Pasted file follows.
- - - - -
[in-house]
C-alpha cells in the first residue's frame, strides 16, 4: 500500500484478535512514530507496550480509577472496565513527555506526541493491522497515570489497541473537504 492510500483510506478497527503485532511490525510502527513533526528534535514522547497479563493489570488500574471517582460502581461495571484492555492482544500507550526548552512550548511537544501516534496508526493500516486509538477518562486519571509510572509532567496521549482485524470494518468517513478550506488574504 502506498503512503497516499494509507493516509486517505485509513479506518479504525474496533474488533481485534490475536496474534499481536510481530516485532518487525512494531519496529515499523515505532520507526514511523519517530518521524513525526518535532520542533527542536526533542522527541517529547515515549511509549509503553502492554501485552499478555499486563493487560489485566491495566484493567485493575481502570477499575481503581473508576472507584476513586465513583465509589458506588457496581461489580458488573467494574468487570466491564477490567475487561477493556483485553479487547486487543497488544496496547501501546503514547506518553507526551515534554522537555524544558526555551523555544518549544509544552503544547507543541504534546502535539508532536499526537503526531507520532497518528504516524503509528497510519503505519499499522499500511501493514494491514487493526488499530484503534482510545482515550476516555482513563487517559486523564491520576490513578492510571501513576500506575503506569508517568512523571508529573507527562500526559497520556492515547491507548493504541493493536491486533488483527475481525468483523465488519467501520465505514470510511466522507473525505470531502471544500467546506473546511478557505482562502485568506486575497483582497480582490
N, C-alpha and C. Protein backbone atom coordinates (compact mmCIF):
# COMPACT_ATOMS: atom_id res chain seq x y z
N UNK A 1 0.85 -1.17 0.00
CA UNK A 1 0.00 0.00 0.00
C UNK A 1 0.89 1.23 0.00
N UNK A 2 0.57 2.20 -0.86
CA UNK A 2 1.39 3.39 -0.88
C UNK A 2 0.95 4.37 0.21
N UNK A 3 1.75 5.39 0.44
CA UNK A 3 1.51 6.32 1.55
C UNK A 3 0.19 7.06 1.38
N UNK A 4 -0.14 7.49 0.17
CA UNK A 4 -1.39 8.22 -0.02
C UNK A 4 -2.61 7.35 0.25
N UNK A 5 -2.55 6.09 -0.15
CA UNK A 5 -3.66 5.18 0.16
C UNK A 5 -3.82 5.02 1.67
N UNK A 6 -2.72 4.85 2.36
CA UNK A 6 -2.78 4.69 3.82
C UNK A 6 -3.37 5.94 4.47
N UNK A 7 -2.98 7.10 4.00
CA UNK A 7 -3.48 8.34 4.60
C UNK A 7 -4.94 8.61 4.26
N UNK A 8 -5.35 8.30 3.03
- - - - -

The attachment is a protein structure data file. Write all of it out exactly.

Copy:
[in-house]
C-alpha cells in the first residue's frame, strides 16, 4: 500500500484478535512514530507496550480509577472496565513527555506526541493491522497515570489497541473537504 492510500483510506478497527503485532511490525510502527513533526528534535514522547497479563493489570488500574471517582460502581461495571484492555492482544500507550526548552512550548511537544501516534496508526493500516486509538477518562486519571509510572509532567496521549482485524470494518468517513478550506488574504 502506498503512503497516499494509507493516509486517505485509513479506518479504525474496533474488533481485534490475536496474534499481536510481530516485532518487525512494531519496529515499523515505532520507526514511523519517530518521524513525526518535532520542533527542536526533542522527541517529547515515549511509549509503553502492554501485552499478555499486563493487560489485566491495566484493567485493575481502570477499575481503581473508576472507584476513586465513583465509589458506588457496581461489580458488573467494574468487570466491564477490567475487561477493556483485553479487547486487543497488544496496547501501546503514547506518553507526551515534554522537555524544558526555551523555544518549544509544552503544547507543541504534546502535539508532536499526537503526531507520532497518528504516524503509528497510519503505519499499522499500511501493514494491514487493526488499530484503534482510545482515550476516555482513563487517559486523564491520576490513578492510571501513576500506575503506569508517568512523571508529573507527562500526559497520556492515547491507548493504541493493536491486533488483527475481525468483523465488519467501520465505514470510511466522507473525505470531502471544500467546506473546511478557505482562502485568506486575497483582497480582490
N, C-alpha and C. Protein backbone atom coordinates (compact mmCIF):
# COMPACT_ATOMS: atom_id res chain seq x y z
N UNK A 1 0.85 -1.17 0.00
CA UNK A 1 0.00 0.00 0.00
C UNK A 1 0.89 1.23 0.00
N UNK A 2 0.57 2.20 -0.86
CA UNK A 2 1.39 3.39 -0.88
C UNK A 2 0.95 4.37 0.21
N UNK A 3 1.75 5.39 0.44
CA UNK A 3 1.51 6.32 1.55
C UNK A 3 0.19 7.06 1.38
N UNK A 4 -0.14 7.49 0.17
CA UNK A 4 -1.39 8.22 -0.02
C UNK A 4 -2.61 7.35 0.25
N UNK A 5 -2.55 6.09 -0.15
CA UNK A 5 -3.66 5.18 0.16
C UNK A 5 -3.82 5.02 1.67
N UNK A 6 -2.72 4.85 2.36
CA UNK A 6 -2.78 4.69 3.82
C UNK A 6 -3.37 5.94 4.47
N UNK A 7 -2.98 7.10 4.00
CA UNK A 7 -3.48 8.34 4.60
C UNK A 7 -4.94 8.61 4.26
N UNK A 8 -5.35 8.30 3.03